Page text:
The definition of community is a group of people working cohesively to accomplish a common goal. On the final day of our Community Action Project, the L1C Glimpsers were able to give back to the community of Monte Redondo to the best of our abilities. We attempted to finish up as much as we originally planned, but time was not in our favor. Despite the factors working against us, the community seemed genuinely happy to see the progress we made together. They seemed determine to finish what we started and make our project sustainable for the rest of the community.
As the leader of the day for the CAP project, I honestly did not know what to expect. I did not choose this day because I wanted to be leader on the last day of CAP. I picked this day because it was the only day still available because I was the last to sign up as a leader of the day. If it was up to me, I would not even choose to be a leader of the day. But I am glad that I was pushed into this situation because I was able to step out of my comfort zone. I am not an outgoing person, so this day gave me the experience to organize, motivate, and lead a group of people.
Being a leader is not an easy task. You have to be aware of everyone and everything. And being leader of the day for the last day of CAP seemed more hectic because we had to finish what we started in a limited amount of time. There was no pushing off certain tasks until the next day because this was our last day at Monte Redondo. It was our last day to interact with the community and build relationships with the locals. It was our final chance to make our lasting impression on the people.
For me, the day started off difficult because the electricity went out a couple of times, resulting in the fans not working. Because the weather is pretty hot in Leon, many of us found it difficult to sleep. But other than that, the day started off pretty normal. After eating at Quiero Mas, some Glimpsers bought extra materials for the CAP project, while the rest of us prepared to leave for Monte Redondo.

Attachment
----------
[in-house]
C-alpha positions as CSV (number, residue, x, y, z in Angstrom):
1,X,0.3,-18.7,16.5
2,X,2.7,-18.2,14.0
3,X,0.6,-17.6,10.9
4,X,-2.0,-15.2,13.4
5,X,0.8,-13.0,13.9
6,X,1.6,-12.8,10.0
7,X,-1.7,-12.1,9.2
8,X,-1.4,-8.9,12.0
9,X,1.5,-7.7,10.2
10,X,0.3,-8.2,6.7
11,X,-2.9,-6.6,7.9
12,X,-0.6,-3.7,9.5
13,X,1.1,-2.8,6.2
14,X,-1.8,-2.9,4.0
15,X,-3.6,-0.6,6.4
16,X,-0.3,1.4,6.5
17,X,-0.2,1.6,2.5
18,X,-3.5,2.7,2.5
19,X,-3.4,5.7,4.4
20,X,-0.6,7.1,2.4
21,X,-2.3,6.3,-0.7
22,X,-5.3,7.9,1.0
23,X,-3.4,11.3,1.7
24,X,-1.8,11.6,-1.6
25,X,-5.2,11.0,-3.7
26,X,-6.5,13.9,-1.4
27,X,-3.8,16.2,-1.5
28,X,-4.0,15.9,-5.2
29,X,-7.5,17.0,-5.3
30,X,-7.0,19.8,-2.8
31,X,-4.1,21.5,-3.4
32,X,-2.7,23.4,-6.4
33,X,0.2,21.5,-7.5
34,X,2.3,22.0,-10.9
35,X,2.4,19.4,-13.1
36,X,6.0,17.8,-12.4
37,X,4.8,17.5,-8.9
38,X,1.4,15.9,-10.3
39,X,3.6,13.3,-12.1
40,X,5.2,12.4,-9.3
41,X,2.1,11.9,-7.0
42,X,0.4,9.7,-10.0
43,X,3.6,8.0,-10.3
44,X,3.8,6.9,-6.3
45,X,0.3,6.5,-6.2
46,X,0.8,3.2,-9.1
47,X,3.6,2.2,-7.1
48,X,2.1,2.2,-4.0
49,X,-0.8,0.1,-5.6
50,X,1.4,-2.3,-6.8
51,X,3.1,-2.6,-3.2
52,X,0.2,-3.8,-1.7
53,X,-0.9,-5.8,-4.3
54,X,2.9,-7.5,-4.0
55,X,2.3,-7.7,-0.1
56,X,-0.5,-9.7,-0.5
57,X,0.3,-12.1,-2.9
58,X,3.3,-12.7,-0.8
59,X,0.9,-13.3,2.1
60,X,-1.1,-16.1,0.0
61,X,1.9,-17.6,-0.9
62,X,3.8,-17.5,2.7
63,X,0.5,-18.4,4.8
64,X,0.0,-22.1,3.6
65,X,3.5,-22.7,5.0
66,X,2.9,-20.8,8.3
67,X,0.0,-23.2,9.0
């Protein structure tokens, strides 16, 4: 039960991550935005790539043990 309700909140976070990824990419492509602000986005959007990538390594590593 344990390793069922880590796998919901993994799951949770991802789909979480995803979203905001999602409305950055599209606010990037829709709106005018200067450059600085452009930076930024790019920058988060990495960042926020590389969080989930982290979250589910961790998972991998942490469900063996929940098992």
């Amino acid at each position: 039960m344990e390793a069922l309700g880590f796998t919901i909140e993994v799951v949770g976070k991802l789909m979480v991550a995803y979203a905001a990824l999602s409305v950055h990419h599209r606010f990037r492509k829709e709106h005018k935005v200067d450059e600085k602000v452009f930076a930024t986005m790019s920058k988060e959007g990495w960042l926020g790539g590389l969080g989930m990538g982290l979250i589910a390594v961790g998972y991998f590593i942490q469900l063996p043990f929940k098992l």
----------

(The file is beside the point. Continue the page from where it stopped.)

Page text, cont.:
Once we arrived at Monte Redondo, the task to finish our CAP began. The design group continued their murals, painting little baby chickens to represent the children at the preschool. The way the school is situated sort of like a chicken coop because of the way the fence surrounds the school. So the chicks represents that the children will have a safe haven at the school just like the chicks are safe in the chicken coop. They also drew a painting about conserving water. The garden group was finally able to plant the trees around the school and the herbs in the garden in the back of the school. The planted trees included mandarin, lemon, and palm. The herbs included rosemary, mint, thyme, and many more indigenous plants. In order to protect the garden and the dirt planter beds that the garden group dug tirelessly to make, Carlos the bus driver and Jesse gathered wooden posts and create a fence. A problem that the construction group encountered was creating the brick patio/stage for the school. We had all the materials to create the stage, but no one had experience to create the cement and the foundation. But by not making the stage, we left a task for the community to take part in. We essentially passed the torch from Global Glimpse to Monte Redondo. To prevent time loss, the construction group worked adjacently with the other groups. They helped paint the national flower of Nicaragua on one of the murals or dig holes for the trees.
Overall, the CAP was a impactful experience. The community was open to any suggests and gave us feedback to help create the best environment for Monte Redondo. This relationship allows for the best interaction between the Glimpsers and the community. As the Quote of the Day by Maya Angelou states, “I’ve learned that people may forget what you said, they may forget what you did, but they will never forget how you made them feel.” I’m sure the L1C Glimpsers made a positive impression as the people of Monte Redondo offered that we are always welcomed.